World War Two Vets Talk About War Against Iraq - WLOX.com - The News for South Mississippi

03/24/03

World War Two Vets Talk About War Against Iraq

The war against Iraq is a much talked about topic at the Armed Forces Retirement Home.

Patriots from an earlier era are following the conflict closely and don't mind sharing their opinions about it.

"This United States is the closest heaven you'll ever get until you get there," said Red Hammack as he talked about today's war and today's world.

They are fiercely patriotic and proud. Six veterans who represent nearly a century of military service, talked with WLOX News about the war and their memories of battle.

"My opinion is this. This war could wind up being a World War. Nobody loves the United States. Everybody envies the United States," said Hammack.

The vets are amazed at the high technology on today's battlefield. They call it "Buck Rogers" warfare.

Robert Carey fought in World War Two.

"Today, you're killing somebody 30 or 40 miles away that you can't see. I don't like that. I like to see what I'm killing," he said.

"Oh gosh. You never know where it's coming from. There's no fun in it anymore. You don't know who to shoot at," said Byron Dennis.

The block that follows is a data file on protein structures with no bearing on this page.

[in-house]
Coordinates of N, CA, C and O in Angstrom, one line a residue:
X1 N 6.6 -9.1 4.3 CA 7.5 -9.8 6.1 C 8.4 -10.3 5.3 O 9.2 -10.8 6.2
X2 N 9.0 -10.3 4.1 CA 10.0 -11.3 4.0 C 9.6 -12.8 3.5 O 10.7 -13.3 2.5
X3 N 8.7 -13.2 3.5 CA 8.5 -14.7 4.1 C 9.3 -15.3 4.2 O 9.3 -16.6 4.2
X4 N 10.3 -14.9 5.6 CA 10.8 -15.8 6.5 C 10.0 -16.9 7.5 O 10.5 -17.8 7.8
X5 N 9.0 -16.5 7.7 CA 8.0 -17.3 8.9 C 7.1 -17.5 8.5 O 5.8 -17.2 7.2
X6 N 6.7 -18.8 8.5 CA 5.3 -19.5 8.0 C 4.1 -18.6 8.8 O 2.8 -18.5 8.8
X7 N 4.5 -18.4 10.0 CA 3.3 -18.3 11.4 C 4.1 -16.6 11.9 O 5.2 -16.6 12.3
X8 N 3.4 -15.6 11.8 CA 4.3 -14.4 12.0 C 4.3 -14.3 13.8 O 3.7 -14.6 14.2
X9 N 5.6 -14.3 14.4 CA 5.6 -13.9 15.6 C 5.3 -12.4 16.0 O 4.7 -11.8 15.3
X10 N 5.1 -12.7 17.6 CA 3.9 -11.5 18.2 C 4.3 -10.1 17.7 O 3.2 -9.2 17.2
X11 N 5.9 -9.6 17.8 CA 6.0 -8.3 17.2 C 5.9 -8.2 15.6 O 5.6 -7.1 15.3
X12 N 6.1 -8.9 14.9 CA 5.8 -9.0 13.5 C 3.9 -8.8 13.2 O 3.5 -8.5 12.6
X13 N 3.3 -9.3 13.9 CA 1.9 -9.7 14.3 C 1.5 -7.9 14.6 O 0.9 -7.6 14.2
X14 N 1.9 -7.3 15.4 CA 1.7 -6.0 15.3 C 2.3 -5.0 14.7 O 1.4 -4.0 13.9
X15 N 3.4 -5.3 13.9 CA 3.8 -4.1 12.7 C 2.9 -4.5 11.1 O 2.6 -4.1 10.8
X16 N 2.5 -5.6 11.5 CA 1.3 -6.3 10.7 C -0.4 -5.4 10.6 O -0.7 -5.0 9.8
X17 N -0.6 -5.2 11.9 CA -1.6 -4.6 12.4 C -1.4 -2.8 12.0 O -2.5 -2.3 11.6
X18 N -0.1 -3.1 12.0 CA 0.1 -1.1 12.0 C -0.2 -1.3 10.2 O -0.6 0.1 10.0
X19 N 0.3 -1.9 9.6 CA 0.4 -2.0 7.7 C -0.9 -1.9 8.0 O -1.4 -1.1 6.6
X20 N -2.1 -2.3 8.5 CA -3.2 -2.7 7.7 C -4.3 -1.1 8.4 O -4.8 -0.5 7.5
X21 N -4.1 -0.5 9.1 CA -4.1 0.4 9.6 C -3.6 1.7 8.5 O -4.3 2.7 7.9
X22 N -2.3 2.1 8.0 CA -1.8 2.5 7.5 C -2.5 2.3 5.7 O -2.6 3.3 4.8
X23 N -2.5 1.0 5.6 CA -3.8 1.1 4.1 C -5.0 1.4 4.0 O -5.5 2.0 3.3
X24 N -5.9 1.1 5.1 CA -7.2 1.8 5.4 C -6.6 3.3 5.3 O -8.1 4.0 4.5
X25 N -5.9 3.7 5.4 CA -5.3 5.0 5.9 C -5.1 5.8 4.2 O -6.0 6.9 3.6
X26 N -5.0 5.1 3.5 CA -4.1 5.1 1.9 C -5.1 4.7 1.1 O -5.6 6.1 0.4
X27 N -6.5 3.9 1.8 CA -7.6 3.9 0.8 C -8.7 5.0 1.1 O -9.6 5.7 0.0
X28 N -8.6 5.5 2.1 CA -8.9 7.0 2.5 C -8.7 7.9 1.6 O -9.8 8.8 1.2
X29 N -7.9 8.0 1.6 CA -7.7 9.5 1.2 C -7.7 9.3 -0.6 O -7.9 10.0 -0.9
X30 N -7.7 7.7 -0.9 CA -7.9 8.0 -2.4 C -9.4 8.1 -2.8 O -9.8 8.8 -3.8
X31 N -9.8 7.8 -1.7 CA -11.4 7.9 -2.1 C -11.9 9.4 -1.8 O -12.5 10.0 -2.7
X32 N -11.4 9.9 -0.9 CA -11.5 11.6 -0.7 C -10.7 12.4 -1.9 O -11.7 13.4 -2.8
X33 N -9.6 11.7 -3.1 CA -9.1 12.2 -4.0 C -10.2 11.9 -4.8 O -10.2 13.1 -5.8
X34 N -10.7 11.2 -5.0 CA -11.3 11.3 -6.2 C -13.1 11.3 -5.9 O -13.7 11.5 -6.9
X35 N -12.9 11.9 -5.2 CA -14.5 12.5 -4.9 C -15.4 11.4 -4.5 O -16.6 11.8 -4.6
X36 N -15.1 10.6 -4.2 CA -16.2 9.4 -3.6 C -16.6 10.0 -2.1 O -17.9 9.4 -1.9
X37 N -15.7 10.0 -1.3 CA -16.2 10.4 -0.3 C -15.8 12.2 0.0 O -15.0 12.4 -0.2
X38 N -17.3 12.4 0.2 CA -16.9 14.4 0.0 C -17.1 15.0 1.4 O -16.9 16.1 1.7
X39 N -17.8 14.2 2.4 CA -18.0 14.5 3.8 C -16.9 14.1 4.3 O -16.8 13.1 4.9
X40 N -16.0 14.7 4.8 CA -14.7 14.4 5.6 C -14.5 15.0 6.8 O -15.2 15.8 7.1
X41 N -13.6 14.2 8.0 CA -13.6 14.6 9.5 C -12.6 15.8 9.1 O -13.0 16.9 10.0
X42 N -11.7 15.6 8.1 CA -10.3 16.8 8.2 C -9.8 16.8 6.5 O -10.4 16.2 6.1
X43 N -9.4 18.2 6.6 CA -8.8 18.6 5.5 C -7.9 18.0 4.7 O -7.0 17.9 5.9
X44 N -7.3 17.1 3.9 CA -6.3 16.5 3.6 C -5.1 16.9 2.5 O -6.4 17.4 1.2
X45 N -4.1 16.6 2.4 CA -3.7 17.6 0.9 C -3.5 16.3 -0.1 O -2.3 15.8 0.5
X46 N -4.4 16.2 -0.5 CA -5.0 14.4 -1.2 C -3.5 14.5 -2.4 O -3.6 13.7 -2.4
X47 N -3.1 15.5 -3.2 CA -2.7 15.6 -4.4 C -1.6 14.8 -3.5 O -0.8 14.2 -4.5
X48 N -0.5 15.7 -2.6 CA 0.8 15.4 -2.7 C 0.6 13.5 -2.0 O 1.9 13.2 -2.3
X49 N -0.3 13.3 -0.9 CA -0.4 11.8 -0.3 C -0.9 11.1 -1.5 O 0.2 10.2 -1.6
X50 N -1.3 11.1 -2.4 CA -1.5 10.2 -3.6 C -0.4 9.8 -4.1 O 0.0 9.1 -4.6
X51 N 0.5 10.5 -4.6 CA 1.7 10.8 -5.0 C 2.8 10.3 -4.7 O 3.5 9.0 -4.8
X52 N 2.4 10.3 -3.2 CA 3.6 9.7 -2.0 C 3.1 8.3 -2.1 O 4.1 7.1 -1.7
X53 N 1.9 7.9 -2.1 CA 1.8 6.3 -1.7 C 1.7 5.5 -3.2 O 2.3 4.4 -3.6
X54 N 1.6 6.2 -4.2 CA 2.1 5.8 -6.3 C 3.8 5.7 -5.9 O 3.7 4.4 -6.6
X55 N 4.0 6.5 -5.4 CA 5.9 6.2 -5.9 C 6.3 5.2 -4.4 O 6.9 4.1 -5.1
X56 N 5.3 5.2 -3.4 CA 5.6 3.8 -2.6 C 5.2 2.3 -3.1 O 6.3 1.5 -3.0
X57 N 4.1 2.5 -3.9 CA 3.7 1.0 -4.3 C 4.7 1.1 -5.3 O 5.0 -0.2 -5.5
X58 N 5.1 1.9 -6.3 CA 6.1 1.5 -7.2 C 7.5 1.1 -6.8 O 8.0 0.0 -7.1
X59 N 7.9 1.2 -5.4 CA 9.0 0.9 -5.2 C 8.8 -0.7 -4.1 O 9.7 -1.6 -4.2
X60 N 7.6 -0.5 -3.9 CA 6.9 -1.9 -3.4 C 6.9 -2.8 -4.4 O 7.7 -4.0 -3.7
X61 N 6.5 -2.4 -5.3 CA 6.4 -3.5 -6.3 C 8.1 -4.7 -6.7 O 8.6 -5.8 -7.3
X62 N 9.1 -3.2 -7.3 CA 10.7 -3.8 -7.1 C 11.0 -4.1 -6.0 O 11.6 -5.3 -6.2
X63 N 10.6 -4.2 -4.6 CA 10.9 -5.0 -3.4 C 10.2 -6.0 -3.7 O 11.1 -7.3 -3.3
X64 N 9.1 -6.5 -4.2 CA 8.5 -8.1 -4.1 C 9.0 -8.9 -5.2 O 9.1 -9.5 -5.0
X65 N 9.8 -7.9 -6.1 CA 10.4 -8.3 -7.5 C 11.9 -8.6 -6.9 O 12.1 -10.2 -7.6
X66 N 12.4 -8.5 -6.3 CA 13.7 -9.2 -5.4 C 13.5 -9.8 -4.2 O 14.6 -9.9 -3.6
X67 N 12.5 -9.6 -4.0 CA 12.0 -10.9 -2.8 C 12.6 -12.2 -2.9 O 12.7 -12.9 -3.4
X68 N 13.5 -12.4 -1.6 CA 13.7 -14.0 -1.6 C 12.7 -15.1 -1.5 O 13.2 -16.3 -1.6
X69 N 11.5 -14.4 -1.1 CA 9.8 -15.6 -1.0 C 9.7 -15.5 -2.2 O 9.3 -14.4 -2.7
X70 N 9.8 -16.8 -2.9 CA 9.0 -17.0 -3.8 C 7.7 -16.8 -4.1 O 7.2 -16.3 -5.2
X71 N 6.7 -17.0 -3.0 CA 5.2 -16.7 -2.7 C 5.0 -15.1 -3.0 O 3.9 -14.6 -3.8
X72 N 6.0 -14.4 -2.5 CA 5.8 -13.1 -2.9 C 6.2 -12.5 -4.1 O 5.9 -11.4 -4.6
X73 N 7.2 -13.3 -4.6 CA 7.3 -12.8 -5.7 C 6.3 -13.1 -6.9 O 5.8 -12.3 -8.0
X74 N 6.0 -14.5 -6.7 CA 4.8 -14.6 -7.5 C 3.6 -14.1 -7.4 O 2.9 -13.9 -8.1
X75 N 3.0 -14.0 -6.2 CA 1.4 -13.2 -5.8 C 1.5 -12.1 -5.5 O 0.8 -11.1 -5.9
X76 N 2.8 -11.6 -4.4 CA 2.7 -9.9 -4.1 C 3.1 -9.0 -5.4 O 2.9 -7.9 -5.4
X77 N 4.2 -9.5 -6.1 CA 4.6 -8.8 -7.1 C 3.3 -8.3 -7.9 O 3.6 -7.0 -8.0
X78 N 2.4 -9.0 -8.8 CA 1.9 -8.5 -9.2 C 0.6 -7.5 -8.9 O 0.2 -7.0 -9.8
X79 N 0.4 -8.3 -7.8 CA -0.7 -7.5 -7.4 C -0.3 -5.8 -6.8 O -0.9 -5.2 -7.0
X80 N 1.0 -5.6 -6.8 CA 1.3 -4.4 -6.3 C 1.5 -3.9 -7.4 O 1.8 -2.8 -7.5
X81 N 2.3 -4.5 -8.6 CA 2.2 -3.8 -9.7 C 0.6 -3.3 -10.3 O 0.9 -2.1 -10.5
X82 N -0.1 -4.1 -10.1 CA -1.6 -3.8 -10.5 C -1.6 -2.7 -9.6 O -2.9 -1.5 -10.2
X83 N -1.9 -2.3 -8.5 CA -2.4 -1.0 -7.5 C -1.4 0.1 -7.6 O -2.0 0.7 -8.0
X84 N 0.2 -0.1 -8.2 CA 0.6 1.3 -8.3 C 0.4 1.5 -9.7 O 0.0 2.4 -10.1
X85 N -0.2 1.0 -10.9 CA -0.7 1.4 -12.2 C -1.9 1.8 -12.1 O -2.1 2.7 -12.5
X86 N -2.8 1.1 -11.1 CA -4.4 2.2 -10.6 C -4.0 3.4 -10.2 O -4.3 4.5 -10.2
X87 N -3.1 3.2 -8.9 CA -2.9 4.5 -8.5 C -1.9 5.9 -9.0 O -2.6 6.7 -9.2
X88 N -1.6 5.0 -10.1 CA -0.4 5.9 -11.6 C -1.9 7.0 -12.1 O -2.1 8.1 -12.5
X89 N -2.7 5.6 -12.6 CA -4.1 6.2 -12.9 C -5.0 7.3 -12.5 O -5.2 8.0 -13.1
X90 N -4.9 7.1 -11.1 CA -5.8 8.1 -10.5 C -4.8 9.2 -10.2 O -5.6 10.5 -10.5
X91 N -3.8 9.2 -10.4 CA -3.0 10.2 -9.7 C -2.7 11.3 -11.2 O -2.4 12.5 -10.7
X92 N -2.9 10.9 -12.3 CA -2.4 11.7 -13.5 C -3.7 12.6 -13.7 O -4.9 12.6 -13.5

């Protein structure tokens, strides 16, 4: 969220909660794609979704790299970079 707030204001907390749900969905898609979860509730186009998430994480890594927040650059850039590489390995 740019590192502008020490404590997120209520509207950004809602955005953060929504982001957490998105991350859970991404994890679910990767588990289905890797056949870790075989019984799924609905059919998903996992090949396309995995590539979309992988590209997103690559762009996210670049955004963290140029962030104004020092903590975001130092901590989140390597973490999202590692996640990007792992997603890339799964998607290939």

The group unleashed its harshest verbal ammo at the media coverage of the war and war protesters.

Dr. Tommie Lucas-Peterson served in World War Two. She despises the protesters.

"They're against not just the war. They 're just against. Period. Everything they can think of. If they're not proud enough of this country, leave it. I'll pay for it," she said.

As for the media, these vets prefer the likes of Ernie Pyle and Edward R. Murrow. They say imbedded reporters, crosses the line.

"News media will try and make news. The best way was how they handled it in the second World War. You brought them into a pool, talked to them and told them what they wanted to tell them. And they could ask questions. If they didn't like the answers, ship 'em home," said R.J. Rolak.

The group doesn't believe our troops will be coming home anytime soon.

"I'm not a betting man. But if I was, I'd lay a lot of money that this is the beginning of the big one," said Hammack.

The group of veterans represents several branches of the armed forces. They served in the military between 1938 and 1973.

By Steve Phillips

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